Ray Carney
* * *

Dear Professor Carney,

I have all of your books. I have read everything on your Cassavetes web site []. I have seen the movies you show in your courses. Your ideas are cool. You rock! I want to come to Boston to study with you. Do you have any suggestions on getting in? Anything you can say to make it possible?

—xxxxx [name withheld at the decision of Prof. Carney]

Ray Carney replies:

Dear xxxxx,

Thanks for the kind words. Thanks for the compliments. I need all the love I can get! Don’t we all? But, but, but — you are forgetting something very important. I am not the Boston University film department. There are fifteen or twenty other teachers you would be forced to take courses with, and (this is the important point): virtually every one of them believes—and teaches—the diametrical opposite to what I do, and shows other kinds of movies in their courses with other kinds of approaches to them—and, worst of all, would actually punish you if they heard you spouting my ideas or endorsing them.

You don’t say whether you would be applying to be a grad student or an undergraduate, but it doesn’t really matter. Read my “Inside Boston University” blog. The other professors hate my ideas. They can’t stand me. With a passion you wouldn’t believe. I know since I myself can’t believe it! They have tried to stop me from doing what I am doing for years. They have tried everything in their power to fire me, to force me to quit, to keep students from taking courses with me, and—this is the worst in my opinion—to punish students who express interest in the kinds of films I like or who favorably mention my books or critical approaches.

I’m not making this up. It’s been going on for ten years. Look at the blog. It describes some of the major events. A few years ago a group of department faculty organized a write-in campaign to try to get me fired. The Film Studies director (Roy Grundmann) has told students not to take courses with me. The Chairman and other faculty members have done the same. And, if a student ignores the warnings and chooses to study with me, or perish the thought, asks for me as his or her advisor, the Film Studies Director refuses to write him a letter of recommendation—to punish him or her, to keep him or her from getting a job or getting into grad school. My Dean and program Director have tried to prevent me from communicating with students. My Chairman has censored the web site you like so much—forced me to remove things from it and then suspended it—that’s why it hasn’t been updated for years. Even only a week or two ago, when the Boston Globe did a story about my College, three of my colleagues were actually designated to say bad things about me so that the reporter could publish them in the newspaper. (I only know that because the reporter told me what had happened and read me the horrible things they said about me.)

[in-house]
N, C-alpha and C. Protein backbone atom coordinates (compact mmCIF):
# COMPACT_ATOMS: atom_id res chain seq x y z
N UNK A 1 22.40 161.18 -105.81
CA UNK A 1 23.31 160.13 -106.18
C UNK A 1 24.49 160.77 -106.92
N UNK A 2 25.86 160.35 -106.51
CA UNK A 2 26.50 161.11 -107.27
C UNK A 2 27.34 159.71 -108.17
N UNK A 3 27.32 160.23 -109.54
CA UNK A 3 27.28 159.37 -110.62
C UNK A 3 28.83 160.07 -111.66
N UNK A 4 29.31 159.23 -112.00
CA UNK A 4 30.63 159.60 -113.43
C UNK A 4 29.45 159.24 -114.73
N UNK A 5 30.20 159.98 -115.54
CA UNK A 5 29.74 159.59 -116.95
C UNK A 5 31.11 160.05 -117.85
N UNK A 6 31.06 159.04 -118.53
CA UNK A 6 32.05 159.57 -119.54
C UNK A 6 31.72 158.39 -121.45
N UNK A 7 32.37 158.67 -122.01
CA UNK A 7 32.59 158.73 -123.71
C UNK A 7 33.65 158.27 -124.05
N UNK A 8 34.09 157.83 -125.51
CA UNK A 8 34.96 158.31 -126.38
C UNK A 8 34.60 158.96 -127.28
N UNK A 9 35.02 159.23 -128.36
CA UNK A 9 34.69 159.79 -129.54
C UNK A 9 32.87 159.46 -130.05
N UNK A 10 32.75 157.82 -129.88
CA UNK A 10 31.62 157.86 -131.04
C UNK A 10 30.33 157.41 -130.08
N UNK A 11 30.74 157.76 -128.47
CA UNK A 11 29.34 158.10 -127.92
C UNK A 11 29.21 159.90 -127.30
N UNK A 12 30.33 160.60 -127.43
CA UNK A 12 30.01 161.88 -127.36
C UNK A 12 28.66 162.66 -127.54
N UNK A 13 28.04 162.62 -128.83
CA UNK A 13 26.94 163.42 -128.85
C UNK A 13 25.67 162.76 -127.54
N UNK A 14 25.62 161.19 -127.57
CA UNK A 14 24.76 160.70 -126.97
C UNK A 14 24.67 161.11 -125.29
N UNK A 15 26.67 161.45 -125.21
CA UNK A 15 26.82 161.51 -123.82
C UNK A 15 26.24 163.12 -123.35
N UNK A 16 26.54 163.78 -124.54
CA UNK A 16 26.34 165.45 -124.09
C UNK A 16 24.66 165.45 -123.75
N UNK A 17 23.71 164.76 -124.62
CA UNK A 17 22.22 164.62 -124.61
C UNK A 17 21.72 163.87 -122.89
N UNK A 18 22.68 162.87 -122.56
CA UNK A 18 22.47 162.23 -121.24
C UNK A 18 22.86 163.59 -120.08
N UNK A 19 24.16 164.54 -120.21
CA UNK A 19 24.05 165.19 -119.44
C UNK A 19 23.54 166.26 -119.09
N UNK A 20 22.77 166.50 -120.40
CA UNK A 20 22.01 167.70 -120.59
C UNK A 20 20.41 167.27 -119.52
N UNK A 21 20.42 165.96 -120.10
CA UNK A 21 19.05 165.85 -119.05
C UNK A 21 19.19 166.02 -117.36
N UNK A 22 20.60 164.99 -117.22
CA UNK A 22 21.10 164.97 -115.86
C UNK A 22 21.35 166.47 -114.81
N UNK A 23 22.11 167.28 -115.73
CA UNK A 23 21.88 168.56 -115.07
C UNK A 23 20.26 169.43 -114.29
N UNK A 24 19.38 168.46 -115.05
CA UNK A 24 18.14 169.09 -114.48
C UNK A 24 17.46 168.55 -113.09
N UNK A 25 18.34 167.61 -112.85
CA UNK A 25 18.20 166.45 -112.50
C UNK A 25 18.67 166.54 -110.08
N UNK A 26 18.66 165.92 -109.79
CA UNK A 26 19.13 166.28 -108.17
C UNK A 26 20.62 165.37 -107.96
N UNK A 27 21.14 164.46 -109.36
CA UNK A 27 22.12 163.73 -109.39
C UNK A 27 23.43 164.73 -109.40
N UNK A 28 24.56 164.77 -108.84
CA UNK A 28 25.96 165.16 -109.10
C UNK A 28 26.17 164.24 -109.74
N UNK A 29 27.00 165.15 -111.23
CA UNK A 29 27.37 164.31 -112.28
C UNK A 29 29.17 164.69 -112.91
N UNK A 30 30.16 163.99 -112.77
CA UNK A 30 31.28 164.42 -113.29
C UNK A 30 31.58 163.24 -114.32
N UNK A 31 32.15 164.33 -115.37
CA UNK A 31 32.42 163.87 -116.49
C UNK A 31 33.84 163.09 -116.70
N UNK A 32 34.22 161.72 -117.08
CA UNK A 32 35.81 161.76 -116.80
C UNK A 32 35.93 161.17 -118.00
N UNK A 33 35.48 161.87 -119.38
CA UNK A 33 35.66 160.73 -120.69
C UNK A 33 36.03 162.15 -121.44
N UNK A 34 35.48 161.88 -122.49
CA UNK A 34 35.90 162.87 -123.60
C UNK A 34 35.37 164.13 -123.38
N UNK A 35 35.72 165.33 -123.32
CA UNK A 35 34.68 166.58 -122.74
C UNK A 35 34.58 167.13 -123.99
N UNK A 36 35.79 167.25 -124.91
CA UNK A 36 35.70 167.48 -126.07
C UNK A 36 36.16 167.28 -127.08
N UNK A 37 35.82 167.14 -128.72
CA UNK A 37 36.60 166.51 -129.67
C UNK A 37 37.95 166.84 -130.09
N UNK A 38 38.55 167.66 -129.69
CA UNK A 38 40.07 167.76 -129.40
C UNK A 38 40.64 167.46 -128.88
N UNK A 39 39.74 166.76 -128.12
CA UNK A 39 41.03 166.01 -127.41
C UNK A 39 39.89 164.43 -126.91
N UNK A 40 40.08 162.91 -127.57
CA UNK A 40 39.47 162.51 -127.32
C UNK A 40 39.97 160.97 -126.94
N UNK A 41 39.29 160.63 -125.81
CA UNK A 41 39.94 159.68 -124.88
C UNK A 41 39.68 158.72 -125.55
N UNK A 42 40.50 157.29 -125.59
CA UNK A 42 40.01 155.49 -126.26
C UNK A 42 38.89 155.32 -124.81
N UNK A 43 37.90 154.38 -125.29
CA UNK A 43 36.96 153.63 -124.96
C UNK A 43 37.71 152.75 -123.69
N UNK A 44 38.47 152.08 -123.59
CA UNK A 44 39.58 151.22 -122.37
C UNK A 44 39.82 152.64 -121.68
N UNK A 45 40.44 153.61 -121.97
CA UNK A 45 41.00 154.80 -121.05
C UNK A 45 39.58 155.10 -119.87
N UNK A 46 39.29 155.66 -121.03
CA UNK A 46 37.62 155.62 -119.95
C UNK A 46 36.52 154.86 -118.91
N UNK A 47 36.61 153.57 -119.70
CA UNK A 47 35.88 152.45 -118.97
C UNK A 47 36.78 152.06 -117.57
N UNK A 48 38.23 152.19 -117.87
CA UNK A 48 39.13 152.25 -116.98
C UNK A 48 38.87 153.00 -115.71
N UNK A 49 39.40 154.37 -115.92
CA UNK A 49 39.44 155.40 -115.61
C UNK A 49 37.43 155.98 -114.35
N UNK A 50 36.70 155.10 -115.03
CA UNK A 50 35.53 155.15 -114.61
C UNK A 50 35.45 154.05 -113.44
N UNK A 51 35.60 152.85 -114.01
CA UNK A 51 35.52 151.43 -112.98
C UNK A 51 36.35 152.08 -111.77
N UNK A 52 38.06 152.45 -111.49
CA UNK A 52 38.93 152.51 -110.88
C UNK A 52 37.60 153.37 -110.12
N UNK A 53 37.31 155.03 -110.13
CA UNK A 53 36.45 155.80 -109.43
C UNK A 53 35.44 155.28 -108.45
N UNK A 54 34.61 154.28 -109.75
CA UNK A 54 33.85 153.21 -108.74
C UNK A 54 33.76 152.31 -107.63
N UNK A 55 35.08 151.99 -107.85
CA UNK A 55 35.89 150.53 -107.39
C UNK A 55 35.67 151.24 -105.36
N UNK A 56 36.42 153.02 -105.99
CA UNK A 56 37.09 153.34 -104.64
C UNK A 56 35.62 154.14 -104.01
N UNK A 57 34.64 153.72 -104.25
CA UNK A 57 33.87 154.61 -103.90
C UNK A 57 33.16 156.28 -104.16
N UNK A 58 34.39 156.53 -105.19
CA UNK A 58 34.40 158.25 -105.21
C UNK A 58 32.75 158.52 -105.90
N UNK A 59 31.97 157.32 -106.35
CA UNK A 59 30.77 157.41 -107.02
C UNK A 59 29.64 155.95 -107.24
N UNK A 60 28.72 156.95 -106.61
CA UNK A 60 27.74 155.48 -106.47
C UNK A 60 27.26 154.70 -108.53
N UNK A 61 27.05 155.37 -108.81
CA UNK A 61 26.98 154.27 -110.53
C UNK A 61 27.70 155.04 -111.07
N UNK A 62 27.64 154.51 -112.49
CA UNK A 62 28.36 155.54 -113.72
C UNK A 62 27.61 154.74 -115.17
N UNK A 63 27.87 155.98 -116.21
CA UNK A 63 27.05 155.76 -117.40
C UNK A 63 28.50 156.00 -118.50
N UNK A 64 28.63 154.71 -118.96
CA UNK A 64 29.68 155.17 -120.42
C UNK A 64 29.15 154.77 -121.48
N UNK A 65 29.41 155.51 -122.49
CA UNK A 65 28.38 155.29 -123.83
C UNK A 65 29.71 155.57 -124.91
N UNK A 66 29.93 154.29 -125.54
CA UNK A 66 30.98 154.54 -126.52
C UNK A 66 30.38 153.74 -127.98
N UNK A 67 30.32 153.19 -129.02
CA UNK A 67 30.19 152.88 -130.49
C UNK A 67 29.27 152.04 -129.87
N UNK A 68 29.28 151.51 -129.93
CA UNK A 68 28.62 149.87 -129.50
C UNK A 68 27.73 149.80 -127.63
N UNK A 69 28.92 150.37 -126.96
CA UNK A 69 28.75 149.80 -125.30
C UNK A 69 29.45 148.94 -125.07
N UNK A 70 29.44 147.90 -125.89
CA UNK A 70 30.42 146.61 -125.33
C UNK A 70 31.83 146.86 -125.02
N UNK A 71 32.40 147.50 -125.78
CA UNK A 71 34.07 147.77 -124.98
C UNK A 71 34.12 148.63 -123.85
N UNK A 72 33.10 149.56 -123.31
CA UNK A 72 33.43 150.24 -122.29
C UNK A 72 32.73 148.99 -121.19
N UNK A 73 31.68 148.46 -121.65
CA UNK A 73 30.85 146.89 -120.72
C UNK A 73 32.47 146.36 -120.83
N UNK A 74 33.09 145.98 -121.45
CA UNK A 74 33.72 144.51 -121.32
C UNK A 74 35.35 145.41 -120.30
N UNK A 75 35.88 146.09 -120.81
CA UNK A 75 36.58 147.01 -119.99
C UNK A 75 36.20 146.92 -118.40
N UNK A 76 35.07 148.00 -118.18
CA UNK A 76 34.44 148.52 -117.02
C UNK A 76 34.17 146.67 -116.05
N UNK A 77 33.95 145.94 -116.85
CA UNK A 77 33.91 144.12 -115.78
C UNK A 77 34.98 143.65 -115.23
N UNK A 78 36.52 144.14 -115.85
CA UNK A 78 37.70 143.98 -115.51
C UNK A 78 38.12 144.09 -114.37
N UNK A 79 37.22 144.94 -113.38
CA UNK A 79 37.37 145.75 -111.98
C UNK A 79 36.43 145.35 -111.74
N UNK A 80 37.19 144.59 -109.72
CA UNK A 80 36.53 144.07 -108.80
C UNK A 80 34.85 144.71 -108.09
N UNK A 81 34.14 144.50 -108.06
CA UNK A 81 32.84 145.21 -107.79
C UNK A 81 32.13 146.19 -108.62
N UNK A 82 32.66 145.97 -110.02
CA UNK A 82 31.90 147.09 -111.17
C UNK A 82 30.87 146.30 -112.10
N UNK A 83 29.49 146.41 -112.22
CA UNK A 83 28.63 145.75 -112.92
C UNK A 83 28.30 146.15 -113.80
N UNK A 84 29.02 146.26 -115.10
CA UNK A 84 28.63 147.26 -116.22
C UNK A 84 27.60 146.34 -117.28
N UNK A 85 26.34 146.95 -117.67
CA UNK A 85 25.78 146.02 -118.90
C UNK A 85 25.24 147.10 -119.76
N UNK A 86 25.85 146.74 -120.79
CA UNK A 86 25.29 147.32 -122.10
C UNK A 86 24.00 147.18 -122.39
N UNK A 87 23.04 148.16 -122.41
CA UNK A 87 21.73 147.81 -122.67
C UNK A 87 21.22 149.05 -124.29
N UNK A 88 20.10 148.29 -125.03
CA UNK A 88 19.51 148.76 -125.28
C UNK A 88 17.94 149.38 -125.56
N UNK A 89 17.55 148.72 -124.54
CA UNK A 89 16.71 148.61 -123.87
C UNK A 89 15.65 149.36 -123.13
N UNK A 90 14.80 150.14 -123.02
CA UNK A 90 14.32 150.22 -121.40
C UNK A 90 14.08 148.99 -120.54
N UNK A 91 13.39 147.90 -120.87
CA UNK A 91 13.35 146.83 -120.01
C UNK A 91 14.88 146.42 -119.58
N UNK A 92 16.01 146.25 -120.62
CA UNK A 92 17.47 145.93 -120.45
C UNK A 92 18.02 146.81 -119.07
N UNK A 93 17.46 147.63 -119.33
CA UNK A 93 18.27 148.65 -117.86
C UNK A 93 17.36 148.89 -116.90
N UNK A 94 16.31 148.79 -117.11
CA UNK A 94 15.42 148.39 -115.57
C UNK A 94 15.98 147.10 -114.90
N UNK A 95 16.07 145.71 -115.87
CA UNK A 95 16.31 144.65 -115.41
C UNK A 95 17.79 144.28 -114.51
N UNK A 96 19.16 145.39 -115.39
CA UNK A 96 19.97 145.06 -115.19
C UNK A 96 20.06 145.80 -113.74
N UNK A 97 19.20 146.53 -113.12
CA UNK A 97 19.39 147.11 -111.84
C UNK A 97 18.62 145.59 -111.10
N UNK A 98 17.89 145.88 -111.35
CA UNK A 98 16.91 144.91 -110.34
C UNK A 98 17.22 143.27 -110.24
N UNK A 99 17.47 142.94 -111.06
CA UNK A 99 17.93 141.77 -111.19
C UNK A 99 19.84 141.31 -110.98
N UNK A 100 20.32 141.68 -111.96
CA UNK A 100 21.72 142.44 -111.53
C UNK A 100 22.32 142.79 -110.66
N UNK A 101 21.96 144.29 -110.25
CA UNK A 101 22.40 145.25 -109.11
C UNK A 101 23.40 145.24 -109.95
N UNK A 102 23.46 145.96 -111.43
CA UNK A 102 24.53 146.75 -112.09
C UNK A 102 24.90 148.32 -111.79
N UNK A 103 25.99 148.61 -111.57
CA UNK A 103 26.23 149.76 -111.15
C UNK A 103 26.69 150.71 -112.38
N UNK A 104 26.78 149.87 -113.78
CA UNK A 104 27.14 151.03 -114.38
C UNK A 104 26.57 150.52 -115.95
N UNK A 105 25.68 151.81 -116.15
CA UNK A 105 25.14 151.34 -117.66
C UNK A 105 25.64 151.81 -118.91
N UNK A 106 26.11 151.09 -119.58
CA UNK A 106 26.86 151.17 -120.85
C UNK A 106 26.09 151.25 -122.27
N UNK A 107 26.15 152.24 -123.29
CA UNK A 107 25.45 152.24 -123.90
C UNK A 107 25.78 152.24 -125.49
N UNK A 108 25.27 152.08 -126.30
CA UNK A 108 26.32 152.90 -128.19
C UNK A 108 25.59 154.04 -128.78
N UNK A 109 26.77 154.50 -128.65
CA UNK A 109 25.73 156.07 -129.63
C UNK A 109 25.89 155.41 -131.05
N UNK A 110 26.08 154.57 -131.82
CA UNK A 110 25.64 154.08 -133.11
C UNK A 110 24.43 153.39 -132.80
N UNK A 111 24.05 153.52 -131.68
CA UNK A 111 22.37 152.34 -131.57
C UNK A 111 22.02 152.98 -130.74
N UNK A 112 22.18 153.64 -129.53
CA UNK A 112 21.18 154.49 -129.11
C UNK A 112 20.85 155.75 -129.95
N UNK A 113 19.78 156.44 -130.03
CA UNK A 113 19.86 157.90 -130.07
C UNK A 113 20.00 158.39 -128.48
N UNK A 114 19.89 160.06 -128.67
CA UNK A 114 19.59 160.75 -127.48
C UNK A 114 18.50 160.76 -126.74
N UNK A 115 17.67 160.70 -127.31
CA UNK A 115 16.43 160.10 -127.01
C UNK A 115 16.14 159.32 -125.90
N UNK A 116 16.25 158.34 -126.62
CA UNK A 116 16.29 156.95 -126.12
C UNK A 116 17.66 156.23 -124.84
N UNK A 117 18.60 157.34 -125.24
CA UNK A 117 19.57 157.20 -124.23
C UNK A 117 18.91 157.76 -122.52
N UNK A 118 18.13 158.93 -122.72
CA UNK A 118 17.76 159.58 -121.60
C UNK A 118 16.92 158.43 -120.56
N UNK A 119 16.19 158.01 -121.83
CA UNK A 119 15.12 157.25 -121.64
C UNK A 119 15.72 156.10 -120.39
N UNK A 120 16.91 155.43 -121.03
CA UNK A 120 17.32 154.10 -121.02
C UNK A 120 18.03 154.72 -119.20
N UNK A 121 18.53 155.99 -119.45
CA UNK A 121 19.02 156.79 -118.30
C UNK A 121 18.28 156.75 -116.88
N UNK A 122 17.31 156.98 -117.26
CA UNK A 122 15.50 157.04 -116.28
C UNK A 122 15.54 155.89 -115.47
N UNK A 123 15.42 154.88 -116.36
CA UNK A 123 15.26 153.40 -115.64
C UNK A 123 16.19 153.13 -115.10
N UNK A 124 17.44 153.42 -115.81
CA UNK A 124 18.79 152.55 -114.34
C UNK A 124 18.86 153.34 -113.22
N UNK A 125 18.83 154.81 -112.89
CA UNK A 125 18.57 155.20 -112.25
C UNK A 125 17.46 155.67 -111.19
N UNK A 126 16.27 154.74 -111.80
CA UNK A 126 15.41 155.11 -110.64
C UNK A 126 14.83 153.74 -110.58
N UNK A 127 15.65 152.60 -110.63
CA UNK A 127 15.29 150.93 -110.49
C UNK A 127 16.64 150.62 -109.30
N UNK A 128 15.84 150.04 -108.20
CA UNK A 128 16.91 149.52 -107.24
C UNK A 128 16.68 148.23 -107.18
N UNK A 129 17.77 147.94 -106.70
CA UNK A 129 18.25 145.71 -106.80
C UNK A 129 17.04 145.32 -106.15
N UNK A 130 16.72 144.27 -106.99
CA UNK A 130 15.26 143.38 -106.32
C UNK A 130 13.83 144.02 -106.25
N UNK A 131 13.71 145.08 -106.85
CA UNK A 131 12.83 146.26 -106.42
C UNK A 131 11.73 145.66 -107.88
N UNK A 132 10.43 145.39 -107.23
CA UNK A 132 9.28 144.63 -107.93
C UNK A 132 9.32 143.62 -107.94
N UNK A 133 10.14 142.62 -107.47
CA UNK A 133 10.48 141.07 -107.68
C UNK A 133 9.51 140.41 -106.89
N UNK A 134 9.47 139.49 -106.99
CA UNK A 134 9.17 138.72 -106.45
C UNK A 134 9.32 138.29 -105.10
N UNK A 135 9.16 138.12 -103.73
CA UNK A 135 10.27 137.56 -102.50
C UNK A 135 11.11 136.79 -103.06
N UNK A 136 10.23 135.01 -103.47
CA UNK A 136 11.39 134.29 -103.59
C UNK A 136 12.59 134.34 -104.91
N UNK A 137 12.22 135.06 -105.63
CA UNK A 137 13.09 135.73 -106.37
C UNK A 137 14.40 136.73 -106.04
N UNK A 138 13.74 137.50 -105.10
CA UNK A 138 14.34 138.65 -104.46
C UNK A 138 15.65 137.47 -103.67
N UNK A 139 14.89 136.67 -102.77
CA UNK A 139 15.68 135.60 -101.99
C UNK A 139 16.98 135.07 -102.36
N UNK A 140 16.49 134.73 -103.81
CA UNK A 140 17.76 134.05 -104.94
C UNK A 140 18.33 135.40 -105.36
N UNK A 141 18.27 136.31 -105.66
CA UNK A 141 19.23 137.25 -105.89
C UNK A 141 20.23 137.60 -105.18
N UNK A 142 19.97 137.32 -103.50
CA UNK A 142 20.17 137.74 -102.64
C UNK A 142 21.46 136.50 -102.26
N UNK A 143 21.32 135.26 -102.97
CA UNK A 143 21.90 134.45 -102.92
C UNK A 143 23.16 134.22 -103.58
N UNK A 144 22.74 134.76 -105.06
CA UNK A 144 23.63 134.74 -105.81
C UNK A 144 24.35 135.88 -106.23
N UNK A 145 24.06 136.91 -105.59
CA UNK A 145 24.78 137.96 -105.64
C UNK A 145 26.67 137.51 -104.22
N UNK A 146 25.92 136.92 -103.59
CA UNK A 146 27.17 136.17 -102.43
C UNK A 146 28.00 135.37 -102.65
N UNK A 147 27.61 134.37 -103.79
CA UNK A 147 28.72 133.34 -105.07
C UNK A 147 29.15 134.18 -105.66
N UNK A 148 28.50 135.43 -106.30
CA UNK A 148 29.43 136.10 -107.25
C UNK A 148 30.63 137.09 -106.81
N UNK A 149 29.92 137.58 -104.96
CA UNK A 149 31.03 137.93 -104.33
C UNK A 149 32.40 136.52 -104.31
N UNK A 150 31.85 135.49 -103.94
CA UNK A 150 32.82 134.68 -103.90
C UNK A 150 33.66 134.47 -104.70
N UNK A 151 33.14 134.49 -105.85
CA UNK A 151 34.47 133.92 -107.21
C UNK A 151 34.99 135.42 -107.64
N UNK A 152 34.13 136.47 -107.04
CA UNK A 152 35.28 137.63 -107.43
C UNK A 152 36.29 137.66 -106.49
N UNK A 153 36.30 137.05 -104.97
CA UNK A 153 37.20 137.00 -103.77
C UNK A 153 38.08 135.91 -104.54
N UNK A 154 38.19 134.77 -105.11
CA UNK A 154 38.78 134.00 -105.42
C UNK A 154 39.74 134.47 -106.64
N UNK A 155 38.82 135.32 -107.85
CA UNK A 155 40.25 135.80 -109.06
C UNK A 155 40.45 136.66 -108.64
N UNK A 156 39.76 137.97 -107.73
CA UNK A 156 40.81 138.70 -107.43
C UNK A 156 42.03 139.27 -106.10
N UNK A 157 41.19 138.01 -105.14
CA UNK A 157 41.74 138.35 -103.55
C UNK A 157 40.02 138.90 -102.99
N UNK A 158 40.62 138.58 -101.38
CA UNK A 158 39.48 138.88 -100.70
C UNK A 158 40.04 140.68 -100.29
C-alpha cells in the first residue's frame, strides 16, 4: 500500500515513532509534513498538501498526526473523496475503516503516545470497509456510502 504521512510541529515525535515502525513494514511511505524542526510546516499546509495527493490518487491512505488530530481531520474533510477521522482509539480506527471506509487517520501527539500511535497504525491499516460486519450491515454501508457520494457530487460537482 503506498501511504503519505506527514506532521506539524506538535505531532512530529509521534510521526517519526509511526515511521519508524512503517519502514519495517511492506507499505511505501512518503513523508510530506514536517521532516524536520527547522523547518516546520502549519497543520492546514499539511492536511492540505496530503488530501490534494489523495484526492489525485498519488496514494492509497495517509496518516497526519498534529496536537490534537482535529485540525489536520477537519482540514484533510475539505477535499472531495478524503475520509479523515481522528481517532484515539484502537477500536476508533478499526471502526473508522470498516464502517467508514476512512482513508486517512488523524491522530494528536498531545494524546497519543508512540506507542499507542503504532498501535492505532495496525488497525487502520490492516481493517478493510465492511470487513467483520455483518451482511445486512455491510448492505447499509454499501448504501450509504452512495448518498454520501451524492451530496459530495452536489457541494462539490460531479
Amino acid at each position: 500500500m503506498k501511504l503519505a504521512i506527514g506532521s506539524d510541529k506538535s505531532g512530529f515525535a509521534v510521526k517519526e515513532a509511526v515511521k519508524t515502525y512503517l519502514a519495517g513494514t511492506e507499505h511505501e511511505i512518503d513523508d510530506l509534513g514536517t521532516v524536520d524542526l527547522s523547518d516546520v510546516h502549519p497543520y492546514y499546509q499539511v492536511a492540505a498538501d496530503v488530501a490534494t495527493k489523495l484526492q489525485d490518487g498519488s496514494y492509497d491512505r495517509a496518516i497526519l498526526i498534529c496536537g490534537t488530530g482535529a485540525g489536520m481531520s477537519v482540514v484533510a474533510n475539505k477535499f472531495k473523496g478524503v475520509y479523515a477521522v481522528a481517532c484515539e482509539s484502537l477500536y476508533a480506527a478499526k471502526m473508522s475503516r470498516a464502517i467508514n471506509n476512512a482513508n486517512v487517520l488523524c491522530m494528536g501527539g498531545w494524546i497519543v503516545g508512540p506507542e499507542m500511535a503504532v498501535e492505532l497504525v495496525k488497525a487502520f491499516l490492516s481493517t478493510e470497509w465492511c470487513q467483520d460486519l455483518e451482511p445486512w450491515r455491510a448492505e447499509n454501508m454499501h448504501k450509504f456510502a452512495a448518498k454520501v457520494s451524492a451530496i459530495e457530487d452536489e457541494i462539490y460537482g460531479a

I can take it; I’m a survivor; but students end up being the victims. It’s just not the kind of situation you want to get yourself mixed up in. It’s hard enough for me to deal with it. In fact, you want to know a secret? I’m not dealing with it very well myself! I don’t want you to have to face the consequences if some faculty member sees you carrying around one of my books or if you quote something I said in another teacher's class. Please don’t take anything I've said personally. I’ve told the same thing to at least a hundred other applicants over the years. I’d love to have you as a student, but you’d be out of your mind to involve yourself in this. It would just be awful; and I’d feel guilty (even if none of the other faculty members do). My colleagues are capable of pretty much anything; they're really out of control; and it’s just not worth it for you to get involved.

But please believe that I send you my sincere best wishes. Keep up your reading and, even more importantly, keep up your viewing of great work. The junk gets all the attention--in the newspapers and magazines and on the internet, but there are amazing things being done in silence, secrecy, and stealth. That’s the way genius is. It works alone in the dark--and you can’t keep it down--no matter what you do. It will always find a way. Even Jesus only had twelve followers; but he found a way. Keep going. It matters. All the more in the world we find ourselves living in. (And please continue to write me about your future discoveries--critical and artistic.)